Public housing officials didn’t just lie about toxic lead paint exposure — they also “systematically deceived” federal inspectors to hide widespread mold, rodent infestations, defective elevators and leaks at city apartment buildings, according to a federal complaint filed on Monday.
In an 80-page complaint, United States Attorney for the Southern District of New York Geoffrey Berman accuses the New York City Housing Authority of knowingly covering up poor conditions at various public housing developments. The city has agreed to pay more than $2 billion to settle the allegations, and NYCHA will be overseen by a federal monitor for at least five years. In a statement, Mayor Bill de Blasio said the agreement marked a turning point for a “decades-old pattern of mismanagement, divestment and neglect.”
“Decades of divestment by the federal and state governments and decades of neglect by New York City government have pushed our public housing system to the brink,” the mayor said. “I didn’t run for mayor to continue that history. I ran to help turn it around.”
During a press conference on Monday, the mayor said fixing NYCHA would be his “sacred mission.”
“When I saw the federal complaint, it made me angry as all hell,” he said. “It disgusted me.”
The complaint states that ex-NYCHA chair Shola Olatoye lied three separate times about the agency’s lead paint program. She resigned in April, after the city Department of Investigation revealed that she’d knowingly falsified federal reports about inspections for lead paint that never actually occurred. The complaint also alleges that though NYCHA reported 19 lead-poisoning cases among children between 2010 to 2016, “many hundreds of additional children” living in NYCHA apartments might be at risk.
For a decade, NYCHA encouraged employees to cheat annual inspections conducted by the U.S. Department of Housing and Urban Development — known as Public Housing Assessment System (PHAS), according to the complaint. A list of “Quick Fix Tips” provided to staff suggested ways to avoid attention from inspectors, like using painted cardboard to cover up stained or damaged ceiling tiles. NYCHA staff even distributed “dossiers” on individual HUD inspectors, detailing what issues each tended to focus on and for which they deducted the most points.
In many cases, according to the complaint, management would simply scramble to temporarily conceal the issue until the inspector left. They would shut off the building’s water supply to hide leaks during inspections, former NYCHA directors from Brooklyn and Queens told investigators. Managers would sometimes stuff newspaper and cork in holes in the walls, then paint over the material, according to the complaint. Instead of repairing a broken door, officials would allegedly remove the door and nail plywood over the doorframe.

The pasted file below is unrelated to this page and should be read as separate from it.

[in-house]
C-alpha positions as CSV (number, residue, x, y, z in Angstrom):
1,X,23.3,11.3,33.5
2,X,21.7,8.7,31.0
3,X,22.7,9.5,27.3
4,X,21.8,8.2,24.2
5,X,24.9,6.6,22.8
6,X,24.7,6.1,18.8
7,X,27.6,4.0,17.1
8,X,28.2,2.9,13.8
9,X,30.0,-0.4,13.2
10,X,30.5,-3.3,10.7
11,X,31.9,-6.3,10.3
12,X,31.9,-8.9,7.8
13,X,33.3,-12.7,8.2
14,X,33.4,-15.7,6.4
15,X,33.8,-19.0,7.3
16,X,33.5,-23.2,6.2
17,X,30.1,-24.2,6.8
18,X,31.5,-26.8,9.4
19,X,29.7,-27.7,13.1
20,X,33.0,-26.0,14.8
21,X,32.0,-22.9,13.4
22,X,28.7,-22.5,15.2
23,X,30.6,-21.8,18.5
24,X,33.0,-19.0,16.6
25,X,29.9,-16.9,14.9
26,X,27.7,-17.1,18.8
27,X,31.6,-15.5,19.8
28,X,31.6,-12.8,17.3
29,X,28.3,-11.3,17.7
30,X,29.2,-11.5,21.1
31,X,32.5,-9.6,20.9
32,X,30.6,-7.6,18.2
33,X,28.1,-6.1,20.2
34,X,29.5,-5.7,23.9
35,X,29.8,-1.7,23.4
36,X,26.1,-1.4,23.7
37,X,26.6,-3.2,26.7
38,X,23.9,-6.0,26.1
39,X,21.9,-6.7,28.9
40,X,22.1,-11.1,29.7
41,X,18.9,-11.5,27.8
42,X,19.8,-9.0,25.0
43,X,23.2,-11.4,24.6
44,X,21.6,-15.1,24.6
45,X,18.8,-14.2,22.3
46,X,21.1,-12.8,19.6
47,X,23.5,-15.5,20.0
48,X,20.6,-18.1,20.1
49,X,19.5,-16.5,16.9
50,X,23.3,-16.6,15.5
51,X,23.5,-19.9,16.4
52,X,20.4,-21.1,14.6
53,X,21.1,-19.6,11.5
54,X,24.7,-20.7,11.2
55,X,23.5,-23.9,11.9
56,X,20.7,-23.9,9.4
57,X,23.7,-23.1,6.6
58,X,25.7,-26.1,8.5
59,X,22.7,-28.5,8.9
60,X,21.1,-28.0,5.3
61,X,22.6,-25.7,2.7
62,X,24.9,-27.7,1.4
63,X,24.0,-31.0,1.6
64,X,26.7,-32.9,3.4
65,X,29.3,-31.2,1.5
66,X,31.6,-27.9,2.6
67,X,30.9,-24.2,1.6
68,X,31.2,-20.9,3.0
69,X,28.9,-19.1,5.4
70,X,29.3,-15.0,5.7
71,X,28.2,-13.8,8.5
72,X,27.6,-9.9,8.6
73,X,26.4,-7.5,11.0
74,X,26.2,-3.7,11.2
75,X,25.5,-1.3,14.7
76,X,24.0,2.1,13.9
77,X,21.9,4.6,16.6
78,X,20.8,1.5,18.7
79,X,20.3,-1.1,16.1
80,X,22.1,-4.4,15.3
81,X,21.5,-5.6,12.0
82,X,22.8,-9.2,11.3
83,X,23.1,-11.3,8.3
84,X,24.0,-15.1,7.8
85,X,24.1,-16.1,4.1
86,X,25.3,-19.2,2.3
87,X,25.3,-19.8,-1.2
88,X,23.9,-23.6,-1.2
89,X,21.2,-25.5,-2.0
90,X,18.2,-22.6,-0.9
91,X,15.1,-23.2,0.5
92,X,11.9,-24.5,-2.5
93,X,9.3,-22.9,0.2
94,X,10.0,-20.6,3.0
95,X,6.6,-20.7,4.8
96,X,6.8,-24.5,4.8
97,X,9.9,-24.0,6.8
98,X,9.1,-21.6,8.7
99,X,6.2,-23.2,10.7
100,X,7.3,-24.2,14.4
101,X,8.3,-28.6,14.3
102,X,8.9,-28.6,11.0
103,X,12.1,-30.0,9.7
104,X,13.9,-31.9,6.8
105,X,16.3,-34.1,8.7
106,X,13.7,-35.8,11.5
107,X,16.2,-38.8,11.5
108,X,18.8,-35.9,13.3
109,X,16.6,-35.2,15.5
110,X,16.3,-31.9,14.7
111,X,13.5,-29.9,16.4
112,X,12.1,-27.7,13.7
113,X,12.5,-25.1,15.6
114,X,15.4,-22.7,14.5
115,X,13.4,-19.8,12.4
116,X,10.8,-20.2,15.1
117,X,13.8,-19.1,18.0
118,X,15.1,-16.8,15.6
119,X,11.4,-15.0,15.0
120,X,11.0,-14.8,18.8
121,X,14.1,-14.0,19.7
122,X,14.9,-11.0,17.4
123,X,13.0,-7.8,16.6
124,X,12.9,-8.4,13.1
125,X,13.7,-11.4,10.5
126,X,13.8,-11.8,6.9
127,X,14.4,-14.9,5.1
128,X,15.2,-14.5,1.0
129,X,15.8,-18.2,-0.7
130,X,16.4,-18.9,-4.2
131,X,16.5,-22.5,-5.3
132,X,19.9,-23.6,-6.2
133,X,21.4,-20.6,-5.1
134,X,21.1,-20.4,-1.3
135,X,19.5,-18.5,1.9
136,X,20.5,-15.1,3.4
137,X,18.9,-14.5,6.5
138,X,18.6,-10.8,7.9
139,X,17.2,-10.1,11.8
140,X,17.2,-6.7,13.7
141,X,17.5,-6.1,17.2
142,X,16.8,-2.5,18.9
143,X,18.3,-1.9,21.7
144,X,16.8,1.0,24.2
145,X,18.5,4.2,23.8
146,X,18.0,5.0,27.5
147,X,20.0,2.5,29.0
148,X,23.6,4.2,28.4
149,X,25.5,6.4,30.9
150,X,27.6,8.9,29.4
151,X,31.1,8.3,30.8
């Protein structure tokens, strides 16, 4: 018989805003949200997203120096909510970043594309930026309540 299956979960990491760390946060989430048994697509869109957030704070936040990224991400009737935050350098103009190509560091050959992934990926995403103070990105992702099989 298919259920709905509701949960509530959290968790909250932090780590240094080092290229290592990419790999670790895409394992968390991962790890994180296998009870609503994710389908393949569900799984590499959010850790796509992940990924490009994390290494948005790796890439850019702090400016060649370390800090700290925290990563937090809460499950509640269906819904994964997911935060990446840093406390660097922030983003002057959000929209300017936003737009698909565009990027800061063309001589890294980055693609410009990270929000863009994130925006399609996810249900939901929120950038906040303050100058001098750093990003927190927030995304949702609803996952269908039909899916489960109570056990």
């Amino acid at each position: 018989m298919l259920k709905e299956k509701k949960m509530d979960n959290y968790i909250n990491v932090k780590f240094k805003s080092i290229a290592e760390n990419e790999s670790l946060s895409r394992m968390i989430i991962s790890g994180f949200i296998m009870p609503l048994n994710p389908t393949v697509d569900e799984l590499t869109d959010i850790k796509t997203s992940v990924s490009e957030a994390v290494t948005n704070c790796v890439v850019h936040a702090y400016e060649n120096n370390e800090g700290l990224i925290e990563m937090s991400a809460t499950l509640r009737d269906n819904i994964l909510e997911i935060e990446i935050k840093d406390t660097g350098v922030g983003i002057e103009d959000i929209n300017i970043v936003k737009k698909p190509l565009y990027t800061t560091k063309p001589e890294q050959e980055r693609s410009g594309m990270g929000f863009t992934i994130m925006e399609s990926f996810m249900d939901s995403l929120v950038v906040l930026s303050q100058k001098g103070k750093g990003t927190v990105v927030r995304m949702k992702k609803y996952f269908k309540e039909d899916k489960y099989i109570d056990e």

Pest infestations “exploded” after NYCHA stopped doing routine exterminations in its buildings in 2012, according to the complaint. According to NYCHA, between 2013 and 2016, the agency received 60,000 work orders for roaches, more than 90,000 mice-related work orders and nearly 36,000 rat work orders. NYCHA exterminators sometimes sprayed water instead of pesticides when supplies were low, or closed out work orders by saying the tenants weren’t home, even though they never actually checked.
NYCHA also allegedly sent teams of elevator mechanics to “stay one step ahead” of PHAS inspectors. A maintenance worker who was employed by NYCHA through 2016 told federal authorities that in some cases, a maintenance worker would be given a single electric panel to cover place in an elevator before an inspection. After it was seen by the inspector, the worker would move it to the next elevator for the duration of the inspection. In 2016, NYCHA saw an average of more than 13 outages per elevator.
There was great incentive to fudge inspections: A higher score on PHAS would allow projects to skip up to two years of inspections.
“More broadly, NYCHA creates a culture in which staff feel compelled to obtain high PHAS scores, no matter the cost,” the complaint states. “Managers and staff know that they are expected to address or cover up problems before the PHAS inspector arrives.”
Under a new consent decree signed by the city, NYCHA will be overseen by a federal monitor for at least five years. The city has also promised to pay $1 billion over the first four years on top of what it’s already pledged to NYCHA, as well as $200 million annually for each of the following years over the 10-year term.
During Monday’s press conference, de Blasio also called on the state to authorize NYCHA to use the design-build construction method, which he said can shave a year off construction timelines. While the mayor acknowledged that fixing NYCHA falls to his administration, he pointed to decades of lack of funding from the state and federal government and inaction from previous administrations as major contributing factors to the state of the agency. When asked by a reporter to respond to comments from Gov. Andrew Cuomo — who said lack of funding wasn’t to blame for NYCHA’s woes — the mayor shot back.
“Wrong, wrong, wrong” he said. “The governor has spent very little time looking at the details of NYCHA.”